PCB wants team to lose: Akhtar


Former Pakistan fast-bowler Shoaib Akhtar has questioned the integrity of some of the Pakistan Cricket Board officials, saying that they wanted the national team to lose. Akhtar, who announced his retirement during the World Cup last year, said some of the officials at the PCB were not well-wishers of the team, adding that ‘politics’ always had a negative impact on the performance. “It’s the truth — some people in the PCB don’t want Pakistan to win,” the former fast bowler said. “There’s too much politics. Our board also becomes the enemy of the player the day he becomes captain of the team. The PCB should take help from former cricketers rather taking revenge or settling old scores,” he said. Akhtar’s career had been a roller-coaster ride as he remained in and out of the team due to various controversies, injuries and problems of ill discipline, media reports.
The former pacer was also banned on various occasions including a five-year ban when Dr Nasim Ashraf was the PCB chief.
Meanwhile, Pakistan express fast bowler Shoaib Akhtar Saturday paid tribute to pace rival Brett Lee who has announced his retirement from international cricket, saying the Australian was a fierce competitor. The 35-year-old Lee said Friday he was quitting, ending a glorious career that was marred by injury problems.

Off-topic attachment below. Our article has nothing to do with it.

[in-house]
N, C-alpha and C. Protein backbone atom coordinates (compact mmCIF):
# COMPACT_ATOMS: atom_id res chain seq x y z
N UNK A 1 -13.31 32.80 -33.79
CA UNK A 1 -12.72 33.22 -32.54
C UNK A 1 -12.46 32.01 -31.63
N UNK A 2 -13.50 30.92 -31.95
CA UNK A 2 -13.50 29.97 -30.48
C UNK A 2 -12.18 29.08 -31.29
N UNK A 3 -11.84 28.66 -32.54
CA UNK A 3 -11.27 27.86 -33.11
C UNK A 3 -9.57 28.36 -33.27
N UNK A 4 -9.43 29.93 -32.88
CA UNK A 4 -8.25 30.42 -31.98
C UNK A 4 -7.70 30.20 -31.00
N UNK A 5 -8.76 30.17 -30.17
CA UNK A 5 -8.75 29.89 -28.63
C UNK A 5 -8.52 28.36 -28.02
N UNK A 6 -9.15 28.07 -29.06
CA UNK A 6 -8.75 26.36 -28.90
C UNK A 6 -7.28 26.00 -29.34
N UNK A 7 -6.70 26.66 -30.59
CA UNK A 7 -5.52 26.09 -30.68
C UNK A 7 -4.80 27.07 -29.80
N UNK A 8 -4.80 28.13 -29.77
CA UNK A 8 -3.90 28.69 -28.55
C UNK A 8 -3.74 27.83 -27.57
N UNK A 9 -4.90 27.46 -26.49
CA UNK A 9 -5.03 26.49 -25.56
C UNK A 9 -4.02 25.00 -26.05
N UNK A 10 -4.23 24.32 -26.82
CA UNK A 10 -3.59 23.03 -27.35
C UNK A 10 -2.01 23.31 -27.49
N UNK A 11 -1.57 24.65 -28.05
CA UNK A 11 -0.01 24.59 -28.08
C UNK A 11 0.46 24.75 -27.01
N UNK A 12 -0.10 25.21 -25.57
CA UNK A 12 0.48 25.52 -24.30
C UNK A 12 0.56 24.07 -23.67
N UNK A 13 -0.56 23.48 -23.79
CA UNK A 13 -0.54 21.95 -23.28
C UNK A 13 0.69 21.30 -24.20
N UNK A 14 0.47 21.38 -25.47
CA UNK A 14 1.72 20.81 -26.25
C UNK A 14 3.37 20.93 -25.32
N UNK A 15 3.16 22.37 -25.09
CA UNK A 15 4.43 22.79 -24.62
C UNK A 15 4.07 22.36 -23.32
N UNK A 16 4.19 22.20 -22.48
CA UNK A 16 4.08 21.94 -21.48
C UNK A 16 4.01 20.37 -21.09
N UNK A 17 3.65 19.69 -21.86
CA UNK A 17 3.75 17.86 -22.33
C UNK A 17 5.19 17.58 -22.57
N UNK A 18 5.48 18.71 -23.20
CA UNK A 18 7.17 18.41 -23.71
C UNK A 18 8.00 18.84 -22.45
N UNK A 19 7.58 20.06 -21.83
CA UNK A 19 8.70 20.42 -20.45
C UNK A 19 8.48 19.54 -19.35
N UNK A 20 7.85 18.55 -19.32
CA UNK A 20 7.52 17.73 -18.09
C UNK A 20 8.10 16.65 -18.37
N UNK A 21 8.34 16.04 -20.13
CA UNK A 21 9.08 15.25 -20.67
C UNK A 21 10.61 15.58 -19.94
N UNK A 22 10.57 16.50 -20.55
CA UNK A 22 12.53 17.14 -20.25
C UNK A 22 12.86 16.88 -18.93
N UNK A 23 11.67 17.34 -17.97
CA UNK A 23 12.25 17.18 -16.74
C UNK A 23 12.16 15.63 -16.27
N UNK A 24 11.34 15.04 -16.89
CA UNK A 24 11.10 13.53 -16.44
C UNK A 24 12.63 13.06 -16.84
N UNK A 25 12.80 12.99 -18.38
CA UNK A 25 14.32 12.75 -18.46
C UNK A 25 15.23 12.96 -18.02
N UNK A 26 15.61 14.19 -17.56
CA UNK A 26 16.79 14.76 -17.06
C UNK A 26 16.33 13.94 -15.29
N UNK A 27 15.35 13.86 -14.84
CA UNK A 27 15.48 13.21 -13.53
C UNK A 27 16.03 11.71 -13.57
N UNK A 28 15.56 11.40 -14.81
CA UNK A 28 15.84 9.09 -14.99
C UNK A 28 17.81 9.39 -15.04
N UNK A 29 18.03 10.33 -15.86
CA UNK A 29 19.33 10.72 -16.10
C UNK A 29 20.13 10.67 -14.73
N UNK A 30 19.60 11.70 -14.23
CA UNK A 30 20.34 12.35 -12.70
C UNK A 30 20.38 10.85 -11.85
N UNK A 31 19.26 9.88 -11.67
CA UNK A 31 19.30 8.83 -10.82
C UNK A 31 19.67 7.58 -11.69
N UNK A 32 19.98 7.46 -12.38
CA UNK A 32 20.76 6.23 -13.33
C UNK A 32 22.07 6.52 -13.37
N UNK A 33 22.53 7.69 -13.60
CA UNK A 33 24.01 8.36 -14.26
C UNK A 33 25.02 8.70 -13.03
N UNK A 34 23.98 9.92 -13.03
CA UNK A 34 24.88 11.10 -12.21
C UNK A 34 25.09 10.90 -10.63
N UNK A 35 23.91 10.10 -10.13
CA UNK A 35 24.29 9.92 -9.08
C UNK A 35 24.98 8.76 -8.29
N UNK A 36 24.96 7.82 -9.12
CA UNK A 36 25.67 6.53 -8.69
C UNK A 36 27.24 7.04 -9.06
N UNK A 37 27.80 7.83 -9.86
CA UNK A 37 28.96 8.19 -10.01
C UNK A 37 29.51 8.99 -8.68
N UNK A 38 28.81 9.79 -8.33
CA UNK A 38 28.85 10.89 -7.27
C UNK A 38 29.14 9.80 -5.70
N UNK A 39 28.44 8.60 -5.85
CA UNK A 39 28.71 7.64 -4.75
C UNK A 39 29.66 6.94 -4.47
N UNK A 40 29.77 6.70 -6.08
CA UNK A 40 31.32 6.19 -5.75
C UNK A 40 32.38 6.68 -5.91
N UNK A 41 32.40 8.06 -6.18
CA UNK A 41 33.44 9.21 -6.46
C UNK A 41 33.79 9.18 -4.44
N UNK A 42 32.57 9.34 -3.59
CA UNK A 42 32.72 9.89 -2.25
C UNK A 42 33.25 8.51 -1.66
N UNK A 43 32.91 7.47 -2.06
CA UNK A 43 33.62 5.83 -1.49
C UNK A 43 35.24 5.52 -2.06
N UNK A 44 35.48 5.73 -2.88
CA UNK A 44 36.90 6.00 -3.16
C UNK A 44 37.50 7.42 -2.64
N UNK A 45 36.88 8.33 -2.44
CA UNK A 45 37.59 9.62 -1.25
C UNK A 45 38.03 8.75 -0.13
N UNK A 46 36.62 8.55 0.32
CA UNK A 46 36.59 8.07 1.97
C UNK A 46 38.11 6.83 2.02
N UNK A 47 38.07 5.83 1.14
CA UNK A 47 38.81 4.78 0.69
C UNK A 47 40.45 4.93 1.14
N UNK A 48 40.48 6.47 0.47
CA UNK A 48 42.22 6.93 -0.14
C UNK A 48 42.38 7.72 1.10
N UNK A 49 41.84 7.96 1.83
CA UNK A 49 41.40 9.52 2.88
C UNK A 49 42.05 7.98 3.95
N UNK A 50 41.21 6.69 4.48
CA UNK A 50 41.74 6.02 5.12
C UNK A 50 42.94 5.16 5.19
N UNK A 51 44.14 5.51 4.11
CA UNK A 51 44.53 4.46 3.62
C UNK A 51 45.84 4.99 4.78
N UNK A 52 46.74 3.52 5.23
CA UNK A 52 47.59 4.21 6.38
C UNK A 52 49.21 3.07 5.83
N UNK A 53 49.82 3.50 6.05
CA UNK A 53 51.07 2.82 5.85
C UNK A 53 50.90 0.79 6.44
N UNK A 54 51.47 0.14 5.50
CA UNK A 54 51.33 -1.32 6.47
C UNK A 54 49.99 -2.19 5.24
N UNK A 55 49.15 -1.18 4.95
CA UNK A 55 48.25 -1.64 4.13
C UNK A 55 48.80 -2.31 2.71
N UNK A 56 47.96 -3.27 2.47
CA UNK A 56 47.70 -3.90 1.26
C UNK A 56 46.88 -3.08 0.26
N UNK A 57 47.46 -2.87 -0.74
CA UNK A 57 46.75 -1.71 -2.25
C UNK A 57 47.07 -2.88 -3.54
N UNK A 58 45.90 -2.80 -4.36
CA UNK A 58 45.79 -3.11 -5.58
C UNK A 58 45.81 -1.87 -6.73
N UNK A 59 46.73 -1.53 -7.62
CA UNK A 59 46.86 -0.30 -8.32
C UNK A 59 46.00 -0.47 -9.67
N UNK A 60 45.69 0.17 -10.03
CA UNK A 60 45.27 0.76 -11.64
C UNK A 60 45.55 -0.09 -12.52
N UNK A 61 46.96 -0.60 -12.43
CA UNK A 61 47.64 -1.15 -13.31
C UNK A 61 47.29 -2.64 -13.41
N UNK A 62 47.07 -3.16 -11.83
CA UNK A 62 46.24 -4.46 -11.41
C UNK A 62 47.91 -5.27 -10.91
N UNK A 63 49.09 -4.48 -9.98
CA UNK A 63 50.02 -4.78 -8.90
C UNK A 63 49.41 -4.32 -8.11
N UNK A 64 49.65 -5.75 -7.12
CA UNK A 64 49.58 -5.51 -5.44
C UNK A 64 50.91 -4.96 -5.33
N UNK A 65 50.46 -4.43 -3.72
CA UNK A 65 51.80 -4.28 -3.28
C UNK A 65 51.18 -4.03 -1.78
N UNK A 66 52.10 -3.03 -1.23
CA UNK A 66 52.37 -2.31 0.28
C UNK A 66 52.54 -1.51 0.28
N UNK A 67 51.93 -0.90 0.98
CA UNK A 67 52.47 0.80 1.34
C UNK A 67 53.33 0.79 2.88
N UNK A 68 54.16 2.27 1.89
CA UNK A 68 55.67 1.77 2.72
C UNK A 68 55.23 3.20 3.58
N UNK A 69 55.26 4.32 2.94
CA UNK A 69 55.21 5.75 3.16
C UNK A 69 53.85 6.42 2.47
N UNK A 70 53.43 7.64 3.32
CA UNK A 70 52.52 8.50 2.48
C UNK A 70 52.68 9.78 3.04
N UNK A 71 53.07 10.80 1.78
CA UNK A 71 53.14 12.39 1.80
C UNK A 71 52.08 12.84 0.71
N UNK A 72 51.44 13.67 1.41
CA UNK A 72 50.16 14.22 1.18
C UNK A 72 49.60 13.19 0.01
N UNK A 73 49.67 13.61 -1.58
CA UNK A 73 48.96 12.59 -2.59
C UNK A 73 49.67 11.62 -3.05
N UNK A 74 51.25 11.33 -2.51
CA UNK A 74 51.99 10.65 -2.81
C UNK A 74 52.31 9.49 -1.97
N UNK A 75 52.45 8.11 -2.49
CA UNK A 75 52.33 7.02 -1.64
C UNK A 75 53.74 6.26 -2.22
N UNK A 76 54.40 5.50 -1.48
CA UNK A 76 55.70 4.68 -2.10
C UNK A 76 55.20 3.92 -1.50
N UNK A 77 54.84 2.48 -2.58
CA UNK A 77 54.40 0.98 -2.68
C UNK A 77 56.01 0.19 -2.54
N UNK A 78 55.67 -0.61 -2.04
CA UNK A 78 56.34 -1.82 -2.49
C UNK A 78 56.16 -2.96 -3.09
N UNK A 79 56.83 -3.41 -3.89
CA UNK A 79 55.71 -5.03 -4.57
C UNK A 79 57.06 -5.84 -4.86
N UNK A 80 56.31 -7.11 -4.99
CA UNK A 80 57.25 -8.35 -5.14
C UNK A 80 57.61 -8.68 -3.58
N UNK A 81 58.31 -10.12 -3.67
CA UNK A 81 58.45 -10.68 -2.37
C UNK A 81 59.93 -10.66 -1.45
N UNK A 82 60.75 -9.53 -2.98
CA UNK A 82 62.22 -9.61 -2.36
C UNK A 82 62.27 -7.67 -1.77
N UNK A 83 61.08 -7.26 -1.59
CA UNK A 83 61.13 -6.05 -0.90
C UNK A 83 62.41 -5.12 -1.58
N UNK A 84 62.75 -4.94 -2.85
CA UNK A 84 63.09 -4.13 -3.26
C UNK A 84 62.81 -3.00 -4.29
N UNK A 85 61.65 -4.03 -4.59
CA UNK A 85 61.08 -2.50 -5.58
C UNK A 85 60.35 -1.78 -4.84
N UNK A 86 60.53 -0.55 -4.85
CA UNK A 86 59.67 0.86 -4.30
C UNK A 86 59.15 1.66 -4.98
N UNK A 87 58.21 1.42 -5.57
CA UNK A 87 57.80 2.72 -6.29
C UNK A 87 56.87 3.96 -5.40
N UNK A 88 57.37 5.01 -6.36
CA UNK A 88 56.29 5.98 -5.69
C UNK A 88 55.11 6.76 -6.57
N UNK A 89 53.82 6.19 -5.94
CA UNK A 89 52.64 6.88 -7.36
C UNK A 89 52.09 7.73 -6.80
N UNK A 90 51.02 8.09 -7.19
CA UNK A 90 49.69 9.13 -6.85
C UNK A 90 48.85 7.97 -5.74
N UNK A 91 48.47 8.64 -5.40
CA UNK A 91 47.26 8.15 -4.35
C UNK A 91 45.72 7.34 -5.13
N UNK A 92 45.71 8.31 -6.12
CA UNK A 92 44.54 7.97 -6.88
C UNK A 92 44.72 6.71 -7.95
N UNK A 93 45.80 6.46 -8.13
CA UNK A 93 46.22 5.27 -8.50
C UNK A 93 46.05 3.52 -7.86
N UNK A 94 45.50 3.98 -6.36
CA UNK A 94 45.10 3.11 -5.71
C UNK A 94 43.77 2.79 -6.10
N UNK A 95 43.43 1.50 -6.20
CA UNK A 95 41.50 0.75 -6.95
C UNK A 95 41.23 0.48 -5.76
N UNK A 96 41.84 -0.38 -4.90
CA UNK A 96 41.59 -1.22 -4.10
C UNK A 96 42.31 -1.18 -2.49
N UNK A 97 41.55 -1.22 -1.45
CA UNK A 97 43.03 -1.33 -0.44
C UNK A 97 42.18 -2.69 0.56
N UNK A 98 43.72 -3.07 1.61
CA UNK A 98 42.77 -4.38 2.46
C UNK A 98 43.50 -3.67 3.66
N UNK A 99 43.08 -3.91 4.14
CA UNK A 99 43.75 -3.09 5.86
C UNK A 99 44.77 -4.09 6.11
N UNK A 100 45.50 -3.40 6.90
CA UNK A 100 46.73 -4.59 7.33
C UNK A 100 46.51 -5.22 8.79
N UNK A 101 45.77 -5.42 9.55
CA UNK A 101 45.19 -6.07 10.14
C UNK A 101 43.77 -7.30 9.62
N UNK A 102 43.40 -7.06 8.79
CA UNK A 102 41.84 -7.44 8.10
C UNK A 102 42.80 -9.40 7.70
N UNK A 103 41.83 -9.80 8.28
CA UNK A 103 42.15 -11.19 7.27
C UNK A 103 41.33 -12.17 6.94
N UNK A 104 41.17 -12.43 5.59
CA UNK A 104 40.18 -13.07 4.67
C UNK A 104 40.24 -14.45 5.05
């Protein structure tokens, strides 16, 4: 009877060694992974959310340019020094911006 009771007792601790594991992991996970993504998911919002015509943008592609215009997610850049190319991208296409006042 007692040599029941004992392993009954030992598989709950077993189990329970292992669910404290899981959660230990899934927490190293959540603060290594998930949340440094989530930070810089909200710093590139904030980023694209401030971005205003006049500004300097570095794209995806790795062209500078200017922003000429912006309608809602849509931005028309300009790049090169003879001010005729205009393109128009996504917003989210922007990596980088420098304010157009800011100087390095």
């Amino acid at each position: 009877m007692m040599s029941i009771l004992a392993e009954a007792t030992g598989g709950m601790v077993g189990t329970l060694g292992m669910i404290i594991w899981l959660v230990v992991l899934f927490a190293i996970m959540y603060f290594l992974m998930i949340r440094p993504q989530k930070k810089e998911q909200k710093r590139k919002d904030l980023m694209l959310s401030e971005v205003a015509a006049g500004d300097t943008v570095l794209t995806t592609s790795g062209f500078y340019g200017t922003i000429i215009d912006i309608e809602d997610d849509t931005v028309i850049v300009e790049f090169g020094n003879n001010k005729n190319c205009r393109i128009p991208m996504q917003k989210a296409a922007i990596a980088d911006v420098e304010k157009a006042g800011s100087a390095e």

Lee sent down the second-fastest delivery on record at 99.9 miles per hour (160.8 kph) at Napier in New Zealand, only surpassed by Akhtar who hit the 100-mile barrier on two occasions, first in 2002 and then in 2003. “Lee was a fierce competitor and became an identity for express bowling with his passion and love for the game and for fast bowling,” Akhtar, who retired last year after a career plagued by injury and controversy, was quoted by a foreign news agency. Akhtar said Lee’s retirement was a sad day for the game. “Friday was a sad day for international cricket because a bowler with express pace has retired, someone who was loved by the fans around the world, and he will be missed,” said Akhtar. “Lee gave everything to cricket and was a true Australian: fierce and battle-hardened. He was always willing to bowl and willing to bowl fast and like all the fast bowlers had injuries, which is part and parcel of fast bowling.” Akhtar said cricket would be less attractive with the absence of express pace. “Cricket had very few express pace bowlers and now after the retirement of Lee we don’t have any bowler who can bowl 99 mph and the terror on the batsmen will be less,” said Akhtar.